Assessment categories

There are four assessment categories that can apply to your proposed development.

The assessment category will influence:

  • whether you need a development permit
  • your application requirements
  • how your application is assessed by the consent authority.

The assessment category will tell you if you need a development permit in most cases.

However, there are other factors that may change your need for planning approval.


Permitted uses are those that are:

  • preferred in the zone
  • unlikely to have a negative impact if they meet all relevant development requirements.

You don’t need a development permit if:

When a permitted use becomes merit assessable

A use that is normally permitted becomes merit assessable when:

  • the use needs consent because of an overlay or
  • you need to vary one or more development requirements.

Merit assessable

You need a development permit if the use is merit assessable in the zone.

Merit assessable uses:

  • are expected in the zone and
  • have a low risk of impacts to other expected uses in the zone.

If a merit assessable development meets all requirements, it is likely to be approved.

If you want to vary one or more development, subdivision, consolidation or overlay requirements, it will be considered against:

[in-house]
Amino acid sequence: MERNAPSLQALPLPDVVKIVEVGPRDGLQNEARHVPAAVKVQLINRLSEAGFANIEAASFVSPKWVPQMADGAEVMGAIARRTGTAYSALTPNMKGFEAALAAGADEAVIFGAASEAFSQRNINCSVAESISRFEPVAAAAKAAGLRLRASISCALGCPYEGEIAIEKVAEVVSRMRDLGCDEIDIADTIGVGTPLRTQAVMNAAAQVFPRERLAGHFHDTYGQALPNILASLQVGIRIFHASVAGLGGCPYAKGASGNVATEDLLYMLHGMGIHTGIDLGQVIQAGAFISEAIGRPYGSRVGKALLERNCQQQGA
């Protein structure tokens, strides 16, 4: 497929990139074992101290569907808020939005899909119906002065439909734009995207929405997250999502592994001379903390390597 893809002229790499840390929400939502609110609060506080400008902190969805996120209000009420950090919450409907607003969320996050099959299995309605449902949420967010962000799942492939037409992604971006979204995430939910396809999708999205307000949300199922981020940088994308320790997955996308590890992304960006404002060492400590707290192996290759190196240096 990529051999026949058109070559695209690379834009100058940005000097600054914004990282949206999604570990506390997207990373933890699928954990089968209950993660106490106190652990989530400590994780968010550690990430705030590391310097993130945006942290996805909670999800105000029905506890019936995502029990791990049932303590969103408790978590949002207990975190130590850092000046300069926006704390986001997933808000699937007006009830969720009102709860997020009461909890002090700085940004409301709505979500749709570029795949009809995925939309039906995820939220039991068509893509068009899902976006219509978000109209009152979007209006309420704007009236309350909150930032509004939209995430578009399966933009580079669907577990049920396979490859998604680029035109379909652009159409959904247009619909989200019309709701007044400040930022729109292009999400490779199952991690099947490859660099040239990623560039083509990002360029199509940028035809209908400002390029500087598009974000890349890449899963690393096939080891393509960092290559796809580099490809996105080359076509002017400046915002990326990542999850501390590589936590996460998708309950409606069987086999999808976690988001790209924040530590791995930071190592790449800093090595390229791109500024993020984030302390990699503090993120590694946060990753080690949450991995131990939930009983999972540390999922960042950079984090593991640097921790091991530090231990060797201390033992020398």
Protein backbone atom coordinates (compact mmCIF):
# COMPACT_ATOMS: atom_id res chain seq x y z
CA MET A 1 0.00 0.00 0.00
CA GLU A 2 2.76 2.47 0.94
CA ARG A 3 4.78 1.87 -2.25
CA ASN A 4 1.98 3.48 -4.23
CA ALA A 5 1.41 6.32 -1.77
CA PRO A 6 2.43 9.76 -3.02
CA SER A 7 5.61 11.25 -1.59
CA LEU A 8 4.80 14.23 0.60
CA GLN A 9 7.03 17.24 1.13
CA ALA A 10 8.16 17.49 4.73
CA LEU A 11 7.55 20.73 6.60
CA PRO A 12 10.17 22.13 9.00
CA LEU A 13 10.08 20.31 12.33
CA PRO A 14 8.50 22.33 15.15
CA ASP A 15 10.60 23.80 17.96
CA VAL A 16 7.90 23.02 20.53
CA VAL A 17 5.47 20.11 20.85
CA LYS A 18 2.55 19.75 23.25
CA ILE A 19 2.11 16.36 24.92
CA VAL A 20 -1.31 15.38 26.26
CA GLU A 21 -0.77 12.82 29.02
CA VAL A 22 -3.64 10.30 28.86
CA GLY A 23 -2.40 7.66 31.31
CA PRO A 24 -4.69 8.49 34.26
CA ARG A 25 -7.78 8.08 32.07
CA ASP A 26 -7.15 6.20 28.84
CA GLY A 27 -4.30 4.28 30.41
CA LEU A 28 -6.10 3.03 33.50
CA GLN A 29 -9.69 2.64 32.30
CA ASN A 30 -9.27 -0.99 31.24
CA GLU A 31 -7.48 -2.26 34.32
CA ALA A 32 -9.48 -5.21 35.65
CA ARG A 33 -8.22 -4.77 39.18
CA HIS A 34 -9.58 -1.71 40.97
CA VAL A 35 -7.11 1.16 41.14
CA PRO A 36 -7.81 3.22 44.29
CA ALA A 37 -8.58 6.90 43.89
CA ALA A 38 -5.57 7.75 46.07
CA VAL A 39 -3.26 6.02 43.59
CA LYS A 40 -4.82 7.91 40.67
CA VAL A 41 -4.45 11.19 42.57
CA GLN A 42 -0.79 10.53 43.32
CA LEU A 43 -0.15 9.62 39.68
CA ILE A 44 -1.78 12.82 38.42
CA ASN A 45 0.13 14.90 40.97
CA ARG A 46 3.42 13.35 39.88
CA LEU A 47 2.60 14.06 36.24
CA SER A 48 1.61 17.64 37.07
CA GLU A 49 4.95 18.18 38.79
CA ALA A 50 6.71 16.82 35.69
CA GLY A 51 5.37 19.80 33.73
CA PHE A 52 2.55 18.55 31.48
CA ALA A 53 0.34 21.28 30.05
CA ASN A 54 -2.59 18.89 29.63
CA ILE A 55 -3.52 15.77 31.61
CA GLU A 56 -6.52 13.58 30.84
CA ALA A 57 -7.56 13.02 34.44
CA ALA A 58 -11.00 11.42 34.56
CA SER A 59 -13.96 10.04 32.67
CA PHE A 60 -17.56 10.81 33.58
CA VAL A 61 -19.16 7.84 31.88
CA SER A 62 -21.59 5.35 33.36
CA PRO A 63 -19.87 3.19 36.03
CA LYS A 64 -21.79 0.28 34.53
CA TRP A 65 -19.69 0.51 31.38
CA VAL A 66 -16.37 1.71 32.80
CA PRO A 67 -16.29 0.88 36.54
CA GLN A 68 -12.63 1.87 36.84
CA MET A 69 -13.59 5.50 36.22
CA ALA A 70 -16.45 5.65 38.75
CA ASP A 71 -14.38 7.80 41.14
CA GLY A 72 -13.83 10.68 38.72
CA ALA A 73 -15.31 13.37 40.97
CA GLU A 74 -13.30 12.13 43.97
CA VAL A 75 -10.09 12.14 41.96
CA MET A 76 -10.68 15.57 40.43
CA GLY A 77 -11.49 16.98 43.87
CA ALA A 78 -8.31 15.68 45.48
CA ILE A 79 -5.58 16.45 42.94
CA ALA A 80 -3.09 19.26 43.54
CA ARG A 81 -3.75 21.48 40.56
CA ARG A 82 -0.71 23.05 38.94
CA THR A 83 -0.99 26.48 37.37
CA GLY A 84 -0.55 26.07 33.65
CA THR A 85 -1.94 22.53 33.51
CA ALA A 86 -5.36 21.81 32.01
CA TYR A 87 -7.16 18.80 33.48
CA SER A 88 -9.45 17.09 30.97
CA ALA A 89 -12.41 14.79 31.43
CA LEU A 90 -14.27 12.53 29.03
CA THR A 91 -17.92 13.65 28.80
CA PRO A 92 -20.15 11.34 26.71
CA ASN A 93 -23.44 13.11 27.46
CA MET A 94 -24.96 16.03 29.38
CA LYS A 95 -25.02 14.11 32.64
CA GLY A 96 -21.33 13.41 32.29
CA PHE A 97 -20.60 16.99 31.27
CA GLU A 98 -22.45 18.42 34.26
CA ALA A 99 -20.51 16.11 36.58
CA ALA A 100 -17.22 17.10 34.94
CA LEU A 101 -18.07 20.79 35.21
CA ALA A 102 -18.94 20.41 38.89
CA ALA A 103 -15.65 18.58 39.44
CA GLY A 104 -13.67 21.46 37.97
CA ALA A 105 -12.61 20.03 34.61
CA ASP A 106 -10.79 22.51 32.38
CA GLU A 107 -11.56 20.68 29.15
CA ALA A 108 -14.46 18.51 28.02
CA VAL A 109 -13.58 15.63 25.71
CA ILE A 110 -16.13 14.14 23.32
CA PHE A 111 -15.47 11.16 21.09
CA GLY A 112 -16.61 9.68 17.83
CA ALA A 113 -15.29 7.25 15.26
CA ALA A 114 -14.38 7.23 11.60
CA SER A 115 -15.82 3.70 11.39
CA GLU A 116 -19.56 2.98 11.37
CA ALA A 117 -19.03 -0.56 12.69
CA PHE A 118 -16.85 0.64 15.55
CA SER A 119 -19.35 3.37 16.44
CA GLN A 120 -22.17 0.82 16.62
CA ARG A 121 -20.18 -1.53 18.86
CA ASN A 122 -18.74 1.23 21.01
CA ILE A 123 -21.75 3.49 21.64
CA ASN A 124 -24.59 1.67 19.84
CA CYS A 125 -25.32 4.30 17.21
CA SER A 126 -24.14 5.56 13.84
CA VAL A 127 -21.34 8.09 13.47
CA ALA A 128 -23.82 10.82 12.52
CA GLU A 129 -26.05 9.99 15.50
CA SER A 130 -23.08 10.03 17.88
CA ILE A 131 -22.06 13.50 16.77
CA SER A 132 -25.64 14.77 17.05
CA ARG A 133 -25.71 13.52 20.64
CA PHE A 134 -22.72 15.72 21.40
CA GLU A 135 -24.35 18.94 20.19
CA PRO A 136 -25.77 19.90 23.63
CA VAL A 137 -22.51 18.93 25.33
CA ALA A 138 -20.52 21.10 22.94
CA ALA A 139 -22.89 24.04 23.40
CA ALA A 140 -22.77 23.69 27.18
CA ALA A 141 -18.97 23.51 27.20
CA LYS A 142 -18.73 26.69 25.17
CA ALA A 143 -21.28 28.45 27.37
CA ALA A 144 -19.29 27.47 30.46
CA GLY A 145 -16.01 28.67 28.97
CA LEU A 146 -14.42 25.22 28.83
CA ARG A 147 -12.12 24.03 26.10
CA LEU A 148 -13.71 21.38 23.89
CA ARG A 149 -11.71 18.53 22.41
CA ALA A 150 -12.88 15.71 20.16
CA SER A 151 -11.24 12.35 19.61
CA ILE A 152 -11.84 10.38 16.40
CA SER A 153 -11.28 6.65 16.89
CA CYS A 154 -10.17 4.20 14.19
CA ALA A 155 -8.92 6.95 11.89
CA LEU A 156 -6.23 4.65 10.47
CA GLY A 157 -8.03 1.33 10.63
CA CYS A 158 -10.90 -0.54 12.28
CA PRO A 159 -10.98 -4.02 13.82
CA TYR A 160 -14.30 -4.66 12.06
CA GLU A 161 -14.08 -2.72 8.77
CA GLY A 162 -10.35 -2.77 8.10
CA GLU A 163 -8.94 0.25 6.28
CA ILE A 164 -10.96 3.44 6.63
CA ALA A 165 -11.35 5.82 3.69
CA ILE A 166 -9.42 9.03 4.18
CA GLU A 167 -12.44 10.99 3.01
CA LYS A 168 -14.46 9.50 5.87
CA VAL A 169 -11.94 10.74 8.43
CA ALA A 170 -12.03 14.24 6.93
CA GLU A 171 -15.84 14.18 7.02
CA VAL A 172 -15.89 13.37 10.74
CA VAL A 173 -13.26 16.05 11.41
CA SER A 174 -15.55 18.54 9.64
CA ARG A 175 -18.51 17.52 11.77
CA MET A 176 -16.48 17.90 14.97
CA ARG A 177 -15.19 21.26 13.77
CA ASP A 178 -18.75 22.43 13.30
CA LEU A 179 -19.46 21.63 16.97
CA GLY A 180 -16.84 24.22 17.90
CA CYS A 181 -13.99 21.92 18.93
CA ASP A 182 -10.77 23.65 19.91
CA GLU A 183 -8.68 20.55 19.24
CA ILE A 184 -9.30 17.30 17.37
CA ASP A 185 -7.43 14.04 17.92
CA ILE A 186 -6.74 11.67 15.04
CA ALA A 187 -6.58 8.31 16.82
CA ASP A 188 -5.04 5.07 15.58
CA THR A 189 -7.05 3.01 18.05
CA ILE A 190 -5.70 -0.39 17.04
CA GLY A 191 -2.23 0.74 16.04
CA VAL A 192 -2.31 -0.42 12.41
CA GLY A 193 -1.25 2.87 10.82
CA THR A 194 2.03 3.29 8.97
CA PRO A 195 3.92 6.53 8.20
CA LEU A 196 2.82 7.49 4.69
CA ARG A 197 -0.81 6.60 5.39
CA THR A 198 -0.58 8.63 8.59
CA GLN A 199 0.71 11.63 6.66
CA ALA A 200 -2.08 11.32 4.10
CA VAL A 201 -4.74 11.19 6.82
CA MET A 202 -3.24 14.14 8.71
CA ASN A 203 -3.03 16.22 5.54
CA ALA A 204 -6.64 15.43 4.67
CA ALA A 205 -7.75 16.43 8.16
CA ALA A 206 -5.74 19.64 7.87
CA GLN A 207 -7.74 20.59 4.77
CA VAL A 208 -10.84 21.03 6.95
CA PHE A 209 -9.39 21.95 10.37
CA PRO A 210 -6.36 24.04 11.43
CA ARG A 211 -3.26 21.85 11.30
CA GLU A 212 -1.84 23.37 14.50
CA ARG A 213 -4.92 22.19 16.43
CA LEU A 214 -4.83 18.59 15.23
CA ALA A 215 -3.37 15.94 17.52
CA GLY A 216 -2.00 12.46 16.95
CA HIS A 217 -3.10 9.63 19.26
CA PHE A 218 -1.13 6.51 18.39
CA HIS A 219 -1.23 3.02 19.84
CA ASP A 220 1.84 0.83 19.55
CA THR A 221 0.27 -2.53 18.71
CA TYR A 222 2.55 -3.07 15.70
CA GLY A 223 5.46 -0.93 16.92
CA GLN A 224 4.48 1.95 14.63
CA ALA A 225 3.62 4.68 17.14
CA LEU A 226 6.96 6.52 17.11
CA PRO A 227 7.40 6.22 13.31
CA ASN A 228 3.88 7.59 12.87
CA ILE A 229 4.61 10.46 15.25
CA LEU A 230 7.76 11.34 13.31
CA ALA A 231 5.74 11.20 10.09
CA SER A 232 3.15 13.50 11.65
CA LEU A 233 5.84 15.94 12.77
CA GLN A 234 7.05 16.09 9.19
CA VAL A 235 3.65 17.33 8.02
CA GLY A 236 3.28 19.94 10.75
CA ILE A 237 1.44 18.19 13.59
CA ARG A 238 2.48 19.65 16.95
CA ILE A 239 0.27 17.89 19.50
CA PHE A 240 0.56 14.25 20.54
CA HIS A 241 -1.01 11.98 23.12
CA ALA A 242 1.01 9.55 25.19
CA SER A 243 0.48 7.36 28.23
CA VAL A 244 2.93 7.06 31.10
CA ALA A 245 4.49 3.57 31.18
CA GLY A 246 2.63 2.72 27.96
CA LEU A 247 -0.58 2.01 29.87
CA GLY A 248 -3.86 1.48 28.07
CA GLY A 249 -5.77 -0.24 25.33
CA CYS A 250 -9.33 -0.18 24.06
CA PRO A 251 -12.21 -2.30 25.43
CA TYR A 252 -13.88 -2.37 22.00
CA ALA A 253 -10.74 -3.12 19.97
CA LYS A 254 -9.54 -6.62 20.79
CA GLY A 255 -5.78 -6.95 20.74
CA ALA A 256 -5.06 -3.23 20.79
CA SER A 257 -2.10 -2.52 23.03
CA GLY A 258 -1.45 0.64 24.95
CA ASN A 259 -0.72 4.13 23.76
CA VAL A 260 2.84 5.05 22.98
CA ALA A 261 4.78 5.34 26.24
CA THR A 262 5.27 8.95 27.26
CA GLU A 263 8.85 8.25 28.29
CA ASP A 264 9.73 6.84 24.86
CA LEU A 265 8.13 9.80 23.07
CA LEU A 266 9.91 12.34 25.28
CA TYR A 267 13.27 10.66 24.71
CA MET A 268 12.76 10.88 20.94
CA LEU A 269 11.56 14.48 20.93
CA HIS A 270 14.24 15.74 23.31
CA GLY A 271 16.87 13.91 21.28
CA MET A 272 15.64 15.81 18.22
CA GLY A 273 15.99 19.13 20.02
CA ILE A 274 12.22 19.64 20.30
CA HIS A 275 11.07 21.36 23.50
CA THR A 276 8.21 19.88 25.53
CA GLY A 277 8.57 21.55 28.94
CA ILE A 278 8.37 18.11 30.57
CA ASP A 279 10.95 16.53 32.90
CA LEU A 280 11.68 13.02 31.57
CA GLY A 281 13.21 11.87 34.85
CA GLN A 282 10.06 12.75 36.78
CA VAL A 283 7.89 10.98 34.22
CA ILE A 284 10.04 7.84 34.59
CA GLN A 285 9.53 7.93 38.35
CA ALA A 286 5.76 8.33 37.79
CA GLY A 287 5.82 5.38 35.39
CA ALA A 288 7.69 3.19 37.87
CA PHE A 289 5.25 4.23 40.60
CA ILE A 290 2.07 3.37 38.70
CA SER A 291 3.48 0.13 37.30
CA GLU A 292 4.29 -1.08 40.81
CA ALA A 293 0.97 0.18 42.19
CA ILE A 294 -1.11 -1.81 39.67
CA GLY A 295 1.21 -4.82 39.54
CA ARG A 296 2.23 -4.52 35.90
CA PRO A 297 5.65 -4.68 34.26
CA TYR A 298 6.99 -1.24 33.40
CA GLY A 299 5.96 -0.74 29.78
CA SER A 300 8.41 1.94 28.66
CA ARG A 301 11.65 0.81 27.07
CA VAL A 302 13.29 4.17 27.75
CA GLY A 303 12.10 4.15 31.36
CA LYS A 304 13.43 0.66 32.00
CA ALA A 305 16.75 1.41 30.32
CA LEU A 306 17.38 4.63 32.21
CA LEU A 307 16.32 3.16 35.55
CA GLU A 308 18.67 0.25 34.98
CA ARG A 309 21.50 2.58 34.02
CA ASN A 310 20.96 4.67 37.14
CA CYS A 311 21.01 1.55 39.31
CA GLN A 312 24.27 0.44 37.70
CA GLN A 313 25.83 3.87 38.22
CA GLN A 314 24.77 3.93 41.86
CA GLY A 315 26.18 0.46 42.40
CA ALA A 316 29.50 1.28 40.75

When a merit assessable use becomes impact assessable

A use that is normally merit assessable only becomes impact assessable if an overlay applies to the land and the proposal.

Impact assessable

You need a development permit if the use is impact assessable.

Impact assessable uses may or may not be suitable in the zone.

It depends on the specific nature and location of the proposed development.

The development may not be approved even if it meets all the requirements.

An impact assessable development is considered against:


Prohibited uses are usually unsuitable in a zone.

You can't get a development permit for a prohibited use unless:

  • it is ancillary (secondary) to the primary use of the land
  • you want to use a declared heritage place for your proposal and
    • you have approval from the minister for heritage or
  • an interim development control order provides different rules.

An existing use that is currently prohibited but was lawful in the past may have existing use rights.

Find out more about these factors that can change your need for planning approval.

Last updated: 08 September 2020

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